Manufakturhuset (the Manufactory House) has been used in a variety of ways, such as an orphanage, a school, a House of Correction, a church and public offices. The first Manufactory House was built in 1646, but it burnt down in 1702. It was soon rebuilt, but was not taken into proper use until 1743, when the king demanded an end to disorder, theft and other difficulties caused by the beggars in the streets of Bergen. The Manufactory House was restored in 1990.
Ladegårdsgaten 19 was built in 1853. The house started out as a school, Stølen School. Later on it has been used as a maritime school, a fire station and a police station. Today the house is privately owned.
Nordnes School opened its doors for the first time on 17 August 1903. 1800 pupils in 52 classes started school that day. The school’s first headmaster, Rasmus Hille and his pupils filled the school both in the mornings and in the afternoons. A hundred years later some 250 pupils fight for room in the same school.
Childbirth has always been associated with danger for the life and health for both mother and child. A number of complications may arise in the process. When the combined midwife school and birth clinic was established in Bergen in 1861, the vast majority of children were born at home, with family and friends to help them into the world.
The Grammar School has had different locations over time – but always in connection with the Cathedral of Bergen. It began as a clerical school, but is today a modern gymnasium. The old school house for the Grammar School is today a museum of education.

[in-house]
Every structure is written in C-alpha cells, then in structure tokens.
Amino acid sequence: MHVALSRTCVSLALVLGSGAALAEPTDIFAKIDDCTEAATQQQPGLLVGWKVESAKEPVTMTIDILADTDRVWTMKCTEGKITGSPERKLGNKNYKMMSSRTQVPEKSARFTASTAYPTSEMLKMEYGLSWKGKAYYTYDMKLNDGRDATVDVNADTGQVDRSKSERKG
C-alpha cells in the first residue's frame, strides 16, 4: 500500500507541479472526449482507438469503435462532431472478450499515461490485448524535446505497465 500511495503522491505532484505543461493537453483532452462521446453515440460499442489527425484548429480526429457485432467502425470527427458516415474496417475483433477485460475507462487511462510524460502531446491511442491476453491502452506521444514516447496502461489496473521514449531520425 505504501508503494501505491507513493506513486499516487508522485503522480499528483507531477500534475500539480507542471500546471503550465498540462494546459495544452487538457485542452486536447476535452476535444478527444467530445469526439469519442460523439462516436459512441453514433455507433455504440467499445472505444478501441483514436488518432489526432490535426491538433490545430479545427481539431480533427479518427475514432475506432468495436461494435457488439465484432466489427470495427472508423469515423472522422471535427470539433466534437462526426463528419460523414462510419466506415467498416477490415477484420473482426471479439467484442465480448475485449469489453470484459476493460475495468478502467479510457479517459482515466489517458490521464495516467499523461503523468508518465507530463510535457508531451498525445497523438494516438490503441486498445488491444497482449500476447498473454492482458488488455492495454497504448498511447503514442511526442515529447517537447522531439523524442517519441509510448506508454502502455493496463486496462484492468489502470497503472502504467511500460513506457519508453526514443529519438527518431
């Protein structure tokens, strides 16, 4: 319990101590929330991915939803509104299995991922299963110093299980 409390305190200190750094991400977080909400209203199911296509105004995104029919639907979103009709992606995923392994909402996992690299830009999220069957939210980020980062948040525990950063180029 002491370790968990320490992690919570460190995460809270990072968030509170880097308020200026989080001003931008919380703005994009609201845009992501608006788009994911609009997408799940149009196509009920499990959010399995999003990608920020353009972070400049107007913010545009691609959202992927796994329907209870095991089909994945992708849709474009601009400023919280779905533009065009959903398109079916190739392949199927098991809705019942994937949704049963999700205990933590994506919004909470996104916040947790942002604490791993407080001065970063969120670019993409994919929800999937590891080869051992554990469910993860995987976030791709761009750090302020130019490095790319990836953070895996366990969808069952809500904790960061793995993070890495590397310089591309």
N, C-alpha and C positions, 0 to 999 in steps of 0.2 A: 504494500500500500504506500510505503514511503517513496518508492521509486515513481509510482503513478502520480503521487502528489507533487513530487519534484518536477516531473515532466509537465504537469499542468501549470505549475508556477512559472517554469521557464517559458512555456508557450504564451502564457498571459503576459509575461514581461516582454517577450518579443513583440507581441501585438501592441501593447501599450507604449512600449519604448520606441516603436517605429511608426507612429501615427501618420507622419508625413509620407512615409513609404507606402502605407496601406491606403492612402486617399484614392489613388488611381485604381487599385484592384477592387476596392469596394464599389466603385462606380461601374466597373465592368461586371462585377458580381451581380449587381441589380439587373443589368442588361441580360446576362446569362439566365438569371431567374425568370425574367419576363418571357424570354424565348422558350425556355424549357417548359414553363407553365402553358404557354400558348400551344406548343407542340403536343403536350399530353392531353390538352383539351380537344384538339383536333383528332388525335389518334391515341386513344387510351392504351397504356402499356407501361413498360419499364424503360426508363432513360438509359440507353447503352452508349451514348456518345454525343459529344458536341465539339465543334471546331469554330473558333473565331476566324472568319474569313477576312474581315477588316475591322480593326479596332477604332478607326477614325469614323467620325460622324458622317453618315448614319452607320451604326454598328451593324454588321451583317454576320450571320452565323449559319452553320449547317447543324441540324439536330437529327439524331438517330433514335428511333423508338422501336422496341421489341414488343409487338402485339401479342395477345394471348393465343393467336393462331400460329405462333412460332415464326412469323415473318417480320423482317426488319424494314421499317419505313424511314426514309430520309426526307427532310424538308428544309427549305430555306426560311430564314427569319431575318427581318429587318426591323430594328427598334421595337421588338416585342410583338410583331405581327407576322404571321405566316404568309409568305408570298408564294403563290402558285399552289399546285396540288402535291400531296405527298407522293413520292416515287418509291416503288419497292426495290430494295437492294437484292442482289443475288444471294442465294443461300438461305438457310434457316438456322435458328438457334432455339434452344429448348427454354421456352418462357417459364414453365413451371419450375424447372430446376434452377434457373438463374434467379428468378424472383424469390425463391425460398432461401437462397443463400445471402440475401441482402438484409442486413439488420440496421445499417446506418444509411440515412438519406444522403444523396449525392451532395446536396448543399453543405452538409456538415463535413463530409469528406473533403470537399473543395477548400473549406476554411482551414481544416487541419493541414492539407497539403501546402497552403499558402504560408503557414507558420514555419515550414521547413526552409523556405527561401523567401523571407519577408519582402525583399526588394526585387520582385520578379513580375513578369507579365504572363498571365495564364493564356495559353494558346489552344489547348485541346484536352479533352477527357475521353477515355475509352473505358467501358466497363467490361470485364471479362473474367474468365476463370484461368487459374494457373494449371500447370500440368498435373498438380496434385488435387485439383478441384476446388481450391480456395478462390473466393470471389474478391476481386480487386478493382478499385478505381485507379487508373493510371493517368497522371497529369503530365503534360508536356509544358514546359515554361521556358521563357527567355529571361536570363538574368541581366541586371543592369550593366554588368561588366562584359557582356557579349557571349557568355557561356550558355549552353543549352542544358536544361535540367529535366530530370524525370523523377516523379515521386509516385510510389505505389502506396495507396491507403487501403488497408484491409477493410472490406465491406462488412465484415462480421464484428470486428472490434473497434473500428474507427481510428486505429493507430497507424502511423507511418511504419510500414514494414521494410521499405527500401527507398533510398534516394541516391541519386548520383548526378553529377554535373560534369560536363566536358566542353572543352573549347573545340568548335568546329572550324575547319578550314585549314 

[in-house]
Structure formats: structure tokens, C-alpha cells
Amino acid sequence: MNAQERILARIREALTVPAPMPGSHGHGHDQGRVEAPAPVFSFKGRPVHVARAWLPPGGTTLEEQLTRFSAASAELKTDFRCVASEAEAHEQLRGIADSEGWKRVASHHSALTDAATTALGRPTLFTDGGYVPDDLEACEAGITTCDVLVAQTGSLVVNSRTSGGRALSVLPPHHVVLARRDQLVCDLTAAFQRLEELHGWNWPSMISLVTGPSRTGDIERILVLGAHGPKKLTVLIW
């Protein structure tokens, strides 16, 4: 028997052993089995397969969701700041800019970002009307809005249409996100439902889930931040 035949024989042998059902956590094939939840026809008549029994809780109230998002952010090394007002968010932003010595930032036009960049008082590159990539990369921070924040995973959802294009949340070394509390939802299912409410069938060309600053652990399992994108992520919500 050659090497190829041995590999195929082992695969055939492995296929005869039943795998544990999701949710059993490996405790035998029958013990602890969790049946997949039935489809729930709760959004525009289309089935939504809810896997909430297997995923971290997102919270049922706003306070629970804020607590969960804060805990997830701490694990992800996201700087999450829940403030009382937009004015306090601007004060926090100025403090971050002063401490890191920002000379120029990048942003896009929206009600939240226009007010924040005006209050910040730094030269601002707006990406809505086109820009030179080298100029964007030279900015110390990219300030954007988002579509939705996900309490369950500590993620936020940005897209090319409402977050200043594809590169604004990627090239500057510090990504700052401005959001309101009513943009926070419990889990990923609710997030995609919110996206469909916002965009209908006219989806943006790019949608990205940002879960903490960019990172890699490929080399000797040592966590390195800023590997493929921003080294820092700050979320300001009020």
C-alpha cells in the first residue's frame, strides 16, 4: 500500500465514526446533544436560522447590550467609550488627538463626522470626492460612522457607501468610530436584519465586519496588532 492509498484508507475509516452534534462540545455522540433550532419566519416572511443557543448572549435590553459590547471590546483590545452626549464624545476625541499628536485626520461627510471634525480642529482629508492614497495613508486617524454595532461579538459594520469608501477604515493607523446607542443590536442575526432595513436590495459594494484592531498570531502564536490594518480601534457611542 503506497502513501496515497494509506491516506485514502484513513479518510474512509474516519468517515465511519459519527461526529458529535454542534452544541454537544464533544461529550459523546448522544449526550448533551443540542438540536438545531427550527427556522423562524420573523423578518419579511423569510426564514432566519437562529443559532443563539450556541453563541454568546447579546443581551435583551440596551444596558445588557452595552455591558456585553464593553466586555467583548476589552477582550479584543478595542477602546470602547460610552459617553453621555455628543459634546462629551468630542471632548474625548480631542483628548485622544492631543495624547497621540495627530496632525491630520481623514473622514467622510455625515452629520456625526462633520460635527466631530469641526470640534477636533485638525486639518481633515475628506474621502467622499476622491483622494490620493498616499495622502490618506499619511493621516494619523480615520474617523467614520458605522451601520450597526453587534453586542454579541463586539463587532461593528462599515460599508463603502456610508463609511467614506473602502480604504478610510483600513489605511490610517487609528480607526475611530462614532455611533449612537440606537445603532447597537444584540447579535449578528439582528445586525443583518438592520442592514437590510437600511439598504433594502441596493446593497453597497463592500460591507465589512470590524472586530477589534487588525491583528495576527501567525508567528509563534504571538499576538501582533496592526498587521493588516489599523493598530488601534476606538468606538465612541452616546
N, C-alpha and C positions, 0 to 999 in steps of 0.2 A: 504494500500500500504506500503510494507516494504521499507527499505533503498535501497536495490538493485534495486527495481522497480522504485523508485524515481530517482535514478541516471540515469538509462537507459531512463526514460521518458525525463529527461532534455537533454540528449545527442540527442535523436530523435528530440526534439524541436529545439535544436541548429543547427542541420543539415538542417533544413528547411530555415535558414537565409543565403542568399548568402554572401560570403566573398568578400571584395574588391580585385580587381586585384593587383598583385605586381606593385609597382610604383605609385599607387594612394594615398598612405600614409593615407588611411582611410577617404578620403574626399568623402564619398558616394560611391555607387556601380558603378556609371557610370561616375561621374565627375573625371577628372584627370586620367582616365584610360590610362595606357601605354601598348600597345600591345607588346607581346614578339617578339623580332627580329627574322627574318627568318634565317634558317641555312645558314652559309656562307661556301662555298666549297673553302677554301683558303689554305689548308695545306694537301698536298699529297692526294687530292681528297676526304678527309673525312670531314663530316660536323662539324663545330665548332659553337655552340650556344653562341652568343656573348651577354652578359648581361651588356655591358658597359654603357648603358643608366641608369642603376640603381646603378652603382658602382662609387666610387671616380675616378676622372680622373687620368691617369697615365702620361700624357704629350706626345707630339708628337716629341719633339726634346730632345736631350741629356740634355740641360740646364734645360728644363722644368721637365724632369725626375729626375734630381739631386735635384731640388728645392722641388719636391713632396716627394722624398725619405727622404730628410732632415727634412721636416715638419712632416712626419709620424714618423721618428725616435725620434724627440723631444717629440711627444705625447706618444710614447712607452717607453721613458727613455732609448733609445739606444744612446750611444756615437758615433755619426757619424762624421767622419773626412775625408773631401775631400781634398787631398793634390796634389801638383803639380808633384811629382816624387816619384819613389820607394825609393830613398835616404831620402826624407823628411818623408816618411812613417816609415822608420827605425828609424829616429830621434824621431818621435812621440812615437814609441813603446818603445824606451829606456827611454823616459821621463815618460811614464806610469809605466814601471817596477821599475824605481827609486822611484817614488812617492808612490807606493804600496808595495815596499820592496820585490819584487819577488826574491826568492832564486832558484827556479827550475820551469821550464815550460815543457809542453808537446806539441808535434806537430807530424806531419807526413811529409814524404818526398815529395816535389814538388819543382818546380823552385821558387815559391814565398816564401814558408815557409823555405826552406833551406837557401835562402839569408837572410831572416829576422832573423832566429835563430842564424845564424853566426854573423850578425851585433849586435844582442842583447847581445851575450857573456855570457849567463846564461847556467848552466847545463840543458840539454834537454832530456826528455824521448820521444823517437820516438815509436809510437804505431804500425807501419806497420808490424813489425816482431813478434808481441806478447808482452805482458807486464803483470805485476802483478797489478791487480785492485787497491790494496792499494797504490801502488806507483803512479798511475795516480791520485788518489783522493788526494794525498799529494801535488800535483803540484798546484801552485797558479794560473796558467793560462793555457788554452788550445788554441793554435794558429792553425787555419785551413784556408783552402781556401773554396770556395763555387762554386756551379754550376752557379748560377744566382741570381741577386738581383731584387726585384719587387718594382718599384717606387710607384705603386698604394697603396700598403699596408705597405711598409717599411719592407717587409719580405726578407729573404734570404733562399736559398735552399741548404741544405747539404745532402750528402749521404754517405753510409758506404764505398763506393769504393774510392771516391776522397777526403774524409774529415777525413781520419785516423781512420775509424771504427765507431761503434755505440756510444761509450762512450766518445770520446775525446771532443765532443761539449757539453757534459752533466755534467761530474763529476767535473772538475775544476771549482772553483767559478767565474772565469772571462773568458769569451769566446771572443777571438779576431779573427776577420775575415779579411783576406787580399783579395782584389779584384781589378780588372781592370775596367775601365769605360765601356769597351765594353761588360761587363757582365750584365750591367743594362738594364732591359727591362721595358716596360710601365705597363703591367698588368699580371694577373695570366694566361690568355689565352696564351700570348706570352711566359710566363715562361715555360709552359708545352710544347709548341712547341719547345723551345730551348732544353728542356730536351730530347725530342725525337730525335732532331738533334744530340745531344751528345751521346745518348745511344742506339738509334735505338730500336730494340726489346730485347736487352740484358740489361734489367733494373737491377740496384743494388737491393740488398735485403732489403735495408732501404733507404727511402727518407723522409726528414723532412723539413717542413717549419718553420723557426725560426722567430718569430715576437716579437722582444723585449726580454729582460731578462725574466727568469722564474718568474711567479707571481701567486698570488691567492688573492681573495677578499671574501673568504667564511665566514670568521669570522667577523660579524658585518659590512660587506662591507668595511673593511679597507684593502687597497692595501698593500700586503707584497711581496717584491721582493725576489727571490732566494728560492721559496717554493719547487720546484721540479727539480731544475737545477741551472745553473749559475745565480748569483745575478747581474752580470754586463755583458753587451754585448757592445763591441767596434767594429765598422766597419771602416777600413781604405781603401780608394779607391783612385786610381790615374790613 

The school building next to the funicular station in Øvregaten has been in constant use as an elementary school for over 260 years. Established in 1739, the building is as old as compulsory schooling in Norway, and raised to give the poorest their basic knowledge.
Children have come to school at Stølen and Krohnengen for 150 years. Around 1853 the children started to attend Stølen School. Krohnengen School was ready to accept children in 1880, as the first of a number of big, modern public schools in Bergen. In 1883 1360 children in 39 classes went to Krohnengen Public School. In 2004, 350 boys and girls fight for room in 15 classes.
Ulrike Eleonora Pihl returned from England in 1863, where she had received her pedagogical training. She started to work as a governess with a family in Western Norway, but came back to Bergen in 1865. In April that same year she advertised in the local paper for pupils for her institute for girls.
The pupils at Betlehem School wore simple school uniforms, and the school was nicknamed after the clothes’ colour on the collar. It was called the Green School, and some of the parents preferred to pay day by day fines, rather than sending their children to school! Why would they do that?
For boys wanting an education at university, the Grammar School was for centuries the only school offering this opportunity. Still based on a curriculum from the Middle Ages, the Grammar School needed educational reforms by the middle of the 18th century. A new school building was erected on the other side of the Cathedral as a boarding school for pupils in need of an education based on more modern and practical subjects.